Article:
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Two Radiotherapy Treatments Show Similar Morbidity, Cancer Control After Prostatectomy


Study Highlights

Use of the newer, more expensive () and use of the older (CRT) after surgical removal of all or part of the prostate gland were associated with similar morbidity and cancer control outcomes, according to a study published Online First by JAMA Internal Medicine, a JAMA Network publication.

Gregg H. Goldin, M.D., of the University of North Carolina at Chapel Hill, and colleagues analyzed data from the Surveillance, Epidemiology and End Results-Medicare-linked database to identify patients who received IMRT or CRT. The study included the outcomes of 457 IMRT and 557 CRT patients who received radiotherapy between 2002 and 2007.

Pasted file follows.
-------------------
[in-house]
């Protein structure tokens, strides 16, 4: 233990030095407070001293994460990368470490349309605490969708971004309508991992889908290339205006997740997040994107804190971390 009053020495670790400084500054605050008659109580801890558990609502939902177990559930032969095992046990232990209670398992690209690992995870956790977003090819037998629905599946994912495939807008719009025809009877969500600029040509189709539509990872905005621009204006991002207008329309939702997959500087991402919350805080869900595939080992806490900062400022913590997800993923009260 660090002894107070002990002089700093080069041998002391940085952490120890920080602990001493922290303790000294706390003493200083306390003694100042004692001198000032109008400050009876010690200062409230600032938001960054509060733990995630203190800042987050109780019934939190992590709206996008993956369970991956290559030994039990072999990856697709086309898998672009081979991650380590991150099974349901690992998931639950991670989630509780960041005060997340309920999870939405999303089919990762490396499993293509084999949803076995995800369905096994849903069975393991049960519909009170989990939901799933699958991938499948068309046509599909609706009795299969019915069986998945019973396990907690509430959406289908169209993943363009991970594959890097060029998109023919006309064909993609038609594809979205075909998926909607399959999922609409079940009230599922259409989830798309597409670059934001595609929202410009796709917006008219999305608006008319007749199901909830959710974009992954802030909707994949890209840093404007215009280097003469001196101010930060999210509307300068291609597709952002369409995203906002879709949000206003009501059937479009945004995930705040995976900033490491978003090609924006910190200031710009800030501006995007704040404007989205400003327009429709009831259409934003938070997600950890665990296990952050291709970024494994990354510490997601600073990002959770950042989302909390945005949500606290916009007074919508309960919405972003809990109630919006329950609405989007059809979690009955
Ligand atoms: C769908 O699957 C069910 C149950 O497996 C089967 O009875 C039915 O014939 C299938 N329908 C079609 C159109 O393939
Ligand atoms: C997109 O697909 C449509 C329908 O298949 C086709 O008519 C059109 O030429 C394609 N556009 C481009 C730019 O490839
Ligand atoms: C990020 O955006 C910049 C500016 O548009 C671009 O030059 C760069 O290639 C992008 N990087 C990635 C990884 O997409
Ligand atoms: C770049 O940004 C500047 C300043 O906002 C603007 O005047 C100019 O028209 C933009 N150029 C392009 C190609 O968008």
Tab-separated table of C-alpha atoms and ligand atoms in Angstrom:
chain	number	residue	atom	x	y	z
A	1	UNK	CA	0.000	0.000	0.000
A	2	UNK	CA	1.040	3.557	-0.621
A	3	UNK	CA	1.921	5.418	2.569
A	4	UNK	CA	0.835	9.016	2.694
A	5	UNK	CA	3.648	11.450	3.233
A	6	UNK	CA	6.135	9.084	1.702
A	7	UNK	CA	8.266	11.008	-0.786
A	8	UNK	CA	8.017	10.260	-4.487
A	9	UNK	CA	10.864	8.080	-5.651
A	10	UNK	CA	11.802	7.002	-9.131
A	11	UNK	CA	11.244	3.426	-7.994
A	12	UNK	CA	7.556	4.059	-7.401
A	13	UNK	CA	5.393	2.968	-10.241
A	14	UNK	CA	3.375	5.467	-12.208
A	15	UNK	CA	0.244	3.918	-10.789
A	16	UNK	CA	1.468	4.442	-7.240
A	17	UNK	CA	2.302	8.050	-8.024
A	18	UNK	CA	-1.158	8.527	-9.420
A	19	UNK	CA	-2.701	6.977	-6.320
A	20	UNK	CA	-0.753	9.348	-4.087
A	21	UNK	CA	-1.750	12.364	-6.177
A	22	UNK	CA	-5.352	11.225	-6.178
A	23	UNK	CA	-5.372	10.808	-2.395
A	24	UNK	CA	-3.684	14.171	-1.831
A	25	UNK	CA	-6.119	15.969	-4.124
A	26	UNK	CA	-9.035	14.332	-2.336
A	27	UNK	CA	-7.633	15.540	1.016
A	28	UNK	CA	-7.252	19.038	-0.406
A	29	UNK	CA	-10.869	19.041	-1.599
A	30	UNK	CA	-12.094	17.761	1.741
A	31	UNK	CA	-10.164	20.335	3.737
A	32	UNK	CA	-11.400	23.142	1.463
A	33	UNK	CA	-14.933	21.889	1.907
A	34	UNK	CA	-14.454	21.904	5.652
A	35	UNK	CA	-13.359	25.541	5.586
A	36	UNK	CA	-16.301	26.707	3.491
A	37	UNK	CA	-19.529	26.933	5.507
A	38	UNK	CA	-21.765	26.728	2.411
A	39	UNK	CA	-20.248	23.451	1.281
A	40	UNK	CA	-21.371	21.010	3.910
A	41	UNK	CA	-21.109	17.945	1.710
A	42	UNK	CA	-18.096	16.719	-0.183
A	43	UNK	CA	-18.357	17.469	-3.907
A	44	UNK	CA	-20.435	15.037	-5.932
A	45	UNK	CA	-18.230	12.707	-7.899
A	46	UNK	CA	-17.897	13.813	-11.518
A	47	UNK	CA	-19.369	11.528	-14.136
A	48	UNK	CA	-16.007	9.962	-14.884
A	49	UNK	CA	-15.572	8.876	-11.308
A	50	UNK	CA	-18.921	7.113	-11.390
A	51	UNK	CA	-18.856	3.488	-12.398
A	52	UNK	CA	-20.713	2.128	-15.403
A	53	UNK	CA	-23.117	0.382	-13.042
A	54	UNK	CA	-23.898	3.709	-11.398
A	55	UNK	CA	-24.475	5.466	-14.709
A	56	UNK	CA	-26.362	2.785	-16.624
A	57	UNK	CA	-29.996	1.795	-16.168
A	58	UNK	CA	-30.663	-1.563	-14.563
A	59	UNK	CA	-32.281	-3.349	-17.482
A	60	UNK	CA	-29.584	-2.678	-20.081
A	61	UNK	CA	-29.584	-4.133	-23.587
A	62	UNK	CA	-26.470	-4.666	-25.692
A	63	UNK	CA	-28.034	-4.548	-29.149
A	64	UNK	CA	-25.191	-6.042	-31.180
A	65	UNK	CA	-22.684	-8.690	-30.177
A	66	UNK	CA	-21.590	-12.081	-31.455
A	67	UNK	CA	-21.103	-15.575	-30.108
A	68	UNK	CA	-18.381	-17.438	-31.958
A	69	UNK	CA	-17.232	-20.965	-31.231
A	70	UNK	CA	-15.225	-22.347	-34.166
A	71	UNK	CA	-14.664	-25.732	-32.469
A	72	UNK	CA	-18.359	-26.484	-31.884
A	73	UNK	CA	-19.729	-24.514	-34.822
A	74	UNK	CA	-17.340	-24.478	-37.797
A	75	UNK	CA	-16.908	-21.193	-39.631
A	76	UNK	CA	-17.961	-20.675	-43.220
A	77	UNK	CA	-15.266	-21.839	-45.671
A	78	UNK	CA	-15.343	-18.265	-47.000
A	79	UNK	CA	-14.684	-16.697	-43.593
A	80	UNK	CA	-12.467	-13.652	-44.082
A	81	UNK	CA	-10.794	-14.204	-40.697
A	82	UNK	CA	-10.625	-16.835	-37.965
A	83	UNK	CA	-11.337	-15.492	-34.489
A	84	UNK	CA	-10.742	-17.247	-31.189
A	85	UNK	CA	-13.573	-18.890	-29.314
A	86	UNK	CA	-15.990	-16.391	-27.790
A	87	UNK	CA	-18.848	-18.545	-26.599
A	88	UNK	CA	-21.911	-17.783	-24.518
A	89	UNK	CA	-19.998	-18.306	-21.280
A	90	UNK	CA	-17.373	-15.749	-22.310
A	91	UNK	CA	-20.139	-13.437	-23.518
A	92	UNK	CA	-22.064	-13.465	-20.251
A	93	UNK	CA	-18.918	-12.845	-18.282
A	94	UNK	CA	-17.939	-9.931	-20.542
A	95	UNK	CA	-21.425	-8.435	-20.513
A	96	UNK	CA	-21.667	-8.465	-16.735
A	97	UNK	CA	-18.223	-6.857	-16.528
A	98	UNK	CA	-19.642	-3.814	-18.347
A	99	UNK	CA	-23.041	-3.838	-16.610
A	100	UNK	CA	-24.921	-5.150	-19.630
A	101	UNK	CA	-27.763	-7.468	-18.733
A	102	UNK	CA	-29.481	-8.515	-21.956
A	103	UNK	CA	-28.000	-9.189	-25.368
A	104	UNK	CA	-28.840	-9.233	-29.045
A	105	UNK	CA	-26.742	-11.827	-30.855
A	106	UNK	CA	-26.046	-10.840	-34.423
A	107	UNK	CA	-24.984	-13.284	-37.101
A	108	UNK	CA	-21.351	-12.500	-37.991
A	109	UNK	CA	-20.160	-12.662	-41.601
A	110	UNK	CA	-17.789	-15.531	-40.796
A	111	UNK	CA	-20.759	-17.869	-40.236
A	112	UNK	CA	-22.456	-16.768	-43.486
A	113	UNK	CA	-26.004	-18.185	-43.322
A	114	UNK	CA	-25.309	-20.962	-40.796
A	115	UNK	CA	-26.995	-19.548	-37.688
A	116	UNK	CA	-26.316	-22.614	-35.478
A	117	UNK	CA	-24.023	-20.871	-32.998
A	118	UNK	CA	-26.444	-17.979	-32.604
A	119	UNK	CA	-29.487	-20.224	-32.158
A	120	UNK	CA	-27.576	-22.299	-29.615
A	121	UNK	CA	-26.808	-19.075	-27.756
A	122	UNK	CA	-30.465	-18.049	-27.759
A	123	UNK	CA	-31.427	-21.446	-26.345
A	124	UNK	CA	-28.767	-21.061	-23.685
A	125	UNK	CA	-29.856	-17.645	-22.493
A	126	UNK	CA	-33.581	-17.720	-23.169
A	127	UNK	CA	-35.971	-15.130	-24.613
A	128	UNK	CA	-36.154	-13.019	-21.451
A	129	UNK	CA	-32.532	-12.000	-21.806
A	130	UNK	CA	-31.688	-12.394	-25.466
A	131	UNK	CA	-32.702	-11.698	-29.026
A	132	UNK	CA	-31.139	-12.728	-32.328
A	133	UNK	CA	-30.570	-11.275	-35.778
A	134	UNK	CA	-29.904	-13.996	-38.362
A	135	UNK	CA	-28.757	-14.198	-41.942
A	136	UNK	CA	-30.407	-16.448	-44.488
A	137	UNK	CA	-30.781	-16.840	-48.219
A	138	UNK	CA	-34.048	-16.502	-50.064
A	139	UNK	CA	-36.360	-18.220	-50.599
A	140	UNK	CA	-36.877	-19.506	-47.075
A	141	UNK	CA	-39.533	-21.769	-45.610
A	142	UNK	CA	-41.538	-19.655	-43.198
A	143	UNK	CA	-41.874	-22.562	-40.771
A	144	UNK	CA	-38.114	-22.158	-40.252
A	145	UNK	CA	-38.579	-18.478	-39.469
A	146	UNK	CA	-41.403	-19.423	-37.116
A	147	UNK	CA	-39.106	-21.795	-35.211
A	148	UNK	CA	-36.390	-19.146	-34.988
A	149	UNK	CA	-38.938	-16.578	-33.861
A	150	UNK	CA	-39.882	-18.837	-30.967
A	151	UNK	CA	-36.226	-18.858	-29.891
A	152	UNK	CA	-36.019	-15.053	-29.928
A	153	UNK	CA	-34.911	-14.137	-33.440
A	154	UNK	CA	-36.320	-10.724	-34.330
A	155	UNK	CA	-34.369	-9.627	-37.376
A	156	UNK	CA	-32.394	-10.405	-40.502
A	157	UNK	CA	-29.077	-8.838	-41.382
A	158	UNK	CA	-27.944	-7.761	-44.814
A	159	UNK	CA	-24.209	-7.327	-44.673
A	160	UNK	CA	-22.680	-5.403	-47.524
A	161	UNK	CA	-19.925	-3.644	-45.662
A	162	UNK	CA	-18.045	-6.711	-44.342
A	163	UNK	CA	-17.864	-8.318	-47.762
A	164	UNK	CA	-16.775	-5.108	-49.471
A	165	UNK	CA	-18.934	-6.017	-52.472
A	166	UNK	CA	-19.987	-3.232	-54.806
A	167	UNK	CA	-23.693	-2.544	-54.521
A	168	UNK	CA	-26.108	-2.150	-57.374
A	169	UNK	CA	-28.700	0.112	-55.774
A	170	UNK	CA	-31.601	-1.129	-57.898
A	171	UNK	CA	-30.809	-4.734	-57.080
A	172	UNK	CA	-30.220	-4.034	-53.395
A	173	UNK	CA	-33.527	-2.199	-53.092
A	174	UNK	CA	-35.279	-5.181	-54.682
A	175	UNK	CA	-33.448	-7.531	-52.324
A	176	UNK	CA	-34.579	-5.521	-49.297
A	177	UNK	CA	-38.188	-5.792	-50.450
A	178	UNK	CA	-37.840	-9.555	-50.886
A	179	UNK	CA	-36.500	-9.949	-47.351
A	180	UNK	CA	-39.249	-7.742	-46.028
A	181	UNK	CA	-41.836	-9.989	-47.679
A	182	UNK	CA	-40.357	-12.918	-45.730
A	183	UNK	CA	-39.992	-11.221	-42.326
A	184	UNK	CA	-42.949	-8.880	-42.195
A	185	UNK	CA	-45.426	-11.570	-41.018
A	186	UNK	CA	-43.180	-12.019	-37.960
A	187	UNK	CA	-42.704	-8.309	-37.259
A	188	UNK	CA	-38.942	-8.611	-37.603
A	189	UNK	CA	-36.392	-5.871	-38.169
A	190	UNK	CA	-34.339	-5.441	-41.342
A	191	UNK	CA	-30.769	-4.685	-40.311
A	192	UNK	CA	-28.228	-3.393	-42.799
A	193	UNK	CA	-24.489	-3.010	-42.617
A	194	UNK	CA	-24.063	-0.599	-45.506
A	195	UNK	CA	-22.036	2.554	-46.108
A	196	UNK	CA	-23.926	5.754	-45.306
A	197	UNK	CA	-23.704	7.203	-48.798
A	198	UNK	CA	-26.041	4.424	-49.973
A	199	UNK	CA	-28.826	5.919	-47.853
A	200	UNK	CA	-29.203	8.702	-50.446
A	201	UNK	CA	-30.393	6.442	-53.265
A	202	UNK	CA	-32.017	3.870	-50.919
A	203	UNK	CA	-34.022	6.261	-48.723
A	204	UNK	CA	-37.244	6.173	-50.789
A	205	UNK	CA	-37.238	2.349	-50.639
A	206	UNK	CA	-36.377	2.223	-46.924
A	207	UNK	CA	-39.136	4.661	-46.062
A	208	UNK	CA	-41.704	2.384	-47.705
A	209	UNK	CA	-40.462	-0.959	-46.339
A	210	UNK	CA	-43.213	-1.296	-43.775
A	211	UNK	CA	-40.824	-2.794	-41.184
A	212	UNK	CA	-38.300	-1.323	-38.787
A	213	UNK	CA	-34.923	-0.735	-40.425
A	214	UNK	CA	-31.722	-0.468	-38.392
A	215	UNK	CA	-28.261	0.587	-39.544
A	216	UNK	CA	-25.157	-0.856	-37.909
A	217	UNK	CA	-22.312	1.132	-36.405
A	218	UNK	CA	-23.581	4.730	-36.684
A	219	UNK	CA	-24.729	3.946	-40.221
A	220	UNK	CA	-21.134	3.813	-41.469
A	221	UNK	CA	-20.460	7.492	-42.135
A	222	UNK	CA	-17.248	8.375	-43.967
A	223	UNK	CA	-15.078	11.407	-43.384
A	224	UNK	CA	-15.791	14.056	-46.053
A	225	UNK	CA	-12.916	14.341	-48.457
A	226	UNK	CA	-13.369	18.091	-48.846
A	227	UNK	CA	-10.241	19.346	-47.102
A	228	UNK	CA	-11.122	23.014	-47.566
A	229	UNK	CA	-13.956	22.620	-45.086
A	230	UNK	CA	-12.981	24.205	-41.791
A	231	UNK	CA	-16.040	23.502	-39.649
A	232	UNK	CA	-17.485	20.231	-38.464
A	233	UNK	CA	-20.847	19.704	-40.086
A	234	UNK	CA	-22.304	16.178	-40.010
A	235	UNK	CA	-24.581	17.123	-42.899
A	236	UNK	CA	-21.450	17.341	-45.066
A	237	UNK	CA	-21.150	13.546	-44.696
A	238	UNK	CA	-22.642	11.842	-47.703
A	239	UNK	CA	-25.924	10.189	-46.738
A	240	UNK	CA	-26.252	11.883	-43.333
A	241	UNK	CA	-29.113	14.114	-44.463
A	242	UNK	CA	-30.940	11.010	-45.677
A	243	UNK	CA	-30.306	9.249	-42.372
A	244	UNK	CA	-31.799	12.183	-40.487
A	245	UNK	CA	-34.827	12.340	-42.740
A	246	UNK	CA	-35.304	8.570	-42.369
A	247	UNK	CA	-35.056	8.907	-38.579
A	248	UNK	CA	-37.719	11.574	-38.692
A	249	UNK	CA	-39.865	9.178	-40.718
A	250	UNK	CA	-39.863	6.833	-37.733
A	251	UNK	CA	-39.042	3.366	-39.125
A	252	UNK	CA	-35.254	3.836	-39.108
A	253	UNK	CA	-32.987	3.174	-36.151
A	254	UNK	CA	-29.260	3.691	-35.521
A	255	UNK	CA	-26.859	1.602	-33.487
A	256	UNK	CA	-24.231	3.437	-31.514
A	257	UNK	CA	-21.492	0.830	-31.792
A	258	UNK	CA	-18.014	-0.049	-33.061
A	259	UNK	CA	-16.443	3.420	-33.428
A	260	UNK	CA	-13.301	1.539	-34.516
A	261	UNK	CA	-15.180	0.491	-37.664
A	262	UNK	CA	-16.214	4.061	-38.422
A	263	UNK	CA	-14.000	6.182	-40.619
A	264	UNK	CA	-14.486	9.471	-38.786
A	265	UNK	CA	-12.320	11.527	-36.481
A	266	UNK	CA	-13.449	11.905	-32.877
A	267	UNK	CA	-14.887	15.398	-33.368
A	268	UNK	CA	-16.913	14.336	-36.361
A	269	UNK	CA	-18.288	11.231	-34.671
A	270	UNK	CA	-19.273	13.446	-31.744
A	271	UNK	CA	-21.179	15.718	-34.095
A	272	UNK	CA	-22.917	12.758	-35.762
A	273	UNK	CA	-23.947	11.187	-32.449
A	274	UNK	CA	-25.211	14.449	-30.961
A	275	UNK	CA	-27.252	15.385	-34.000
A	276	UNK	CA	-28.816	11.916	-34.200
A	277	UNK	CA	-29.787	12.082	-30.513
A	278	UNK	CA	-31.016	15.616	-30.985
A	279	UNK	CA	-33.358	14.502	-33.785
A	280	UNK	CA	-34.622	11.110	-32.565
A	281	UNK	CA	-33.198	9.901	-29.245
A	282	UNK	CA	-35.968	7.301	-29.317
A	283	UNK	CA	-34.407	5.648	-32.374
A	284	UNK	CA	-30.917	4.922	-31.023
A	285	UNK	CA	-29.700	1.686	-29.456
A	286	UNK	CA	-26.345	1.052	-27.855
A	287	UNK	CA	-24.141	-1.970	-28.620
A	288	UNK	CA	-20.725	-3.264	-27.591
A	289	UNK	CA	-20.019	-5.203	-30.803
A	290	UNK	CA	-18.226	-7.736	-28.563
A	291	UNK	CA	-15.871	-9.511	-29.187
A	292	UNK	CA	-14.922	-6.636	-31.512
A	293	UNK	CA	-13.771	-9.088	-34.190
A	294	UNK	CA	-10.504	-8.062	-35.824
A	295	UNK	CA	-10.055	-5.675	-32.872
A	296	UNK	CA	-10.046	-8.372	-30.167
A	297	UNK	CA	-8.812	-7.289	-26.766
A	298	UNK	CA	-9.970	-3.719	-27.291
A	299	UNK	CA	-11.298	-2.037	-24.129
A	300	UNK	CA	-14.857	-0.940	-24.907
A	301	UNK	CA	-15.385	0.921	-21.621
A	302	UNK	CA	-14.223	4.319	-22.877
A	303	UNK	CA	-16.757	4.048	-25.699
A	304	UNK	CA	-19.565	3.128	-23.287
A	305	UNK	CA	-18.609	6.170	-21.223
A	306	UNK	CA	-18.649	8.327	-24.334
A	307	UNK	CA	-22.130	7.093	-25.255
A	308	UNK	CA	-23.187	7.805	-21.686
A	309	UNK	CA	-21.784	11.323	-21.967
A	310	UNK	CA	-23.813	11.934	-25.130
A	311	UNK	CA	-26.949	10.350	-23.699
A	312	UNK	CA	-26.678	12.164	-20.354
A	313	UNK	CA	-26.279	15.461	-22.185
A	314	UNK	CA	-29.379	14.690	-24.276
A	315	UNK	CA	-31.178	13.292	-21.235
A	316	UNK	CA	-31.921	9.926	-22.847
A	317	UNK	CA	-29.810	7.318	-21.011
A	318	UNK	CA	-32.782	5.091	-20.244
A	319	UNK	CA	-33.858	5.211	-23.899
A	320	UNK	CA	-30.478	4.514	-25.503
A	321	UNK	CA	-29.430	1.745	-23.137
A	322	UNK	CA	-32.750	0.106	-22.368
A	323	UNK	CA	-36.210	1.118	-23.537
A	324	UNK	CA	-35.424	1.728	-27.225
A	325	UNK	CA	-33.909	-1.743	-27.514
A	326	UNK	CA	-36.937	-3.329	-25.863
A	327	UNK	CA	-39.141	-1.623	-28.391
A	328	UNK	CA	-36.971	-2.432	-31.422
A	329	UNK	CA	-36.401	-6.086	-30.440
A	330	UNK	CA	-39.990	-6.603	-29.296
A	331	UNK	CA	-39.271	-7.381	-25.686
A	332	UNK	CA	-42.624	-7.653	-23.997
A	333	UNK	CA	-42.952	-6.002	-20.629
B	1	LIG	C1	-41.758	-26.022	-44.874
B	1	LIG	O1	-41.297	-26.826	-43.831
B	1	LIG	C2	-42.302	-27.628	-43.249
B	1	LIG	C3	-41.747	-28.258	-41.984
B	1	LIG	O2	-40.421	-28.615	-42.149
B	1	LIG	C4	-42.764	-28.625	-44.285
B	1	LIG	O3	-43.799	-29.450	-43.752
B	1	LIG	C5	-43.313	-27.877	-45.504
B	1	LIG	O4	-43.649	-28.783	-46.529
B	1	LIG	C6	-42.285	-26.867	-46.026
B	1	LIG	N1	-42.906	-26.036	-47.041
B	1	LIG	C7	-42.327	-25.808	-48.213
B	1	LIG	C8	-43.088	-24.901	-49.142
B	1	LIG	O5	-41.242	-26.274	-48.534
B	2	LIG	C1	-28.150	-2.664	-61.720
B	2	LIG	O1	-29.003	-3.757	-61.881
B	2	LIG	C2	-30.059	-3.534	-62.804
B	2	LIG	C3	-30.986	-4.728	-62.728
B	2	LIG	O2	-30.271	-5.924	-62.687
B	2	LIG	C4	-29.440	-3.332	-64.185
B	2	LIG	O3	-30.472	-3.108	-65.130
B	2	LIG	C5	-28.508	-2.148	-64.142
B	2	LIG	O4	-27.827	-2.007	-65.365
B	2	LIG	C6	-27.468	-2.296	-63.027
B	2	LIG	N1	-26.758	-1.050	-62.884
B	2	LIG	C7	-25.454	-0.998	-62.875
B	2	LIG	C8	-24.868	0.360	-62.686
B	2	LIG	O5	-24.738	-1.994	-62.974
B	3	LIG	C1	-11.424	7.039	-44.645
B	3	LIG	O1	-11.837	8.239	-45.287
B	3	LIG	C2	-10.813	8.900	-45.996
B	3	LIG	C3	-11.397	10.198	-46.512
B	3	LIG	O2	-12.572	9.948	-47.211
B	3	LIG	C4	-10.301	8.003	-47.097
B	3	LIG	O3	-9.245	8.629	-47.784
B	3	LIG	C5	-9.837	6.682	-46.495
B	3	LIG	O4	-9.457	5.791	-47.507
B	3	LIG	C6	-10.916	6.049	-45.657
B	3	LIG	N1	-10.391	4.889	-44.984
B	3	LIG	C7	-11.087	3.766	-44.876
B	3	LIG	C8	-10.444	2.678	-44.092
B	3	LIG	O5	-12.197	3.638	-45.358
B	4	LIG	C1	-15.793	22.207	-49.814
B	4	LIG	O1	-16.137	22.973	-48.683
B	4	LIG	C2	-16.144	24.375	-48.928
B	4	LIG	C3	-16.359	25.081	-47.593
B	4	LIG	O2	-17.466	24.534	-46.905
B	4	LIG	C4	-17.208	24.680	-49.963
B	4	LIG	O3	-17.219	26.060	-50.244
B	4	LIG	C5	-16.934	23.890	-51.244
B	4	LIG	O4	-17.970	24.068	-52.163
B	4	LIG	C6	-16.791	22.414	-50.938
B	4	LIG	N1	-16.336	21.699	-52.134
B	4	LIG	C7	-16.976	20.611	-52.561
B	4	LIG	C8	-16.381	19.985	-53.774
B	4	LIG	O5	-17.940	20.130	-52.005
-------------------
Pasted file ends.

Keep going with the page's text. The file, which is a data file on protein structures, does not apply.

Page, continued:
The use of IMRT increased from zero in 2000 to 82.1 percent in 2009. Men who received IMRT vs. CRT showed no significant difference in rates of long-term gastrointestinal morbidity, urinary nonincontinent morbidity, urinary incontinence or erectile dysfunction. There also appeared to be no difference in subsequent treatment for recurrent disease, according to the study results.

“Our results provide new and important information to patients, physicians, and other decision makers on the currently available evidence regarding the outcomes of different postprostatectomy radiation techniques. The potential clinical benefit of IMRT compared with CRT in this setting is unclear,” the study concludes.

Source

JAMA Internal Med. Published online May 20, 2013. doi:10.1001/jamainternmed.2013.1020.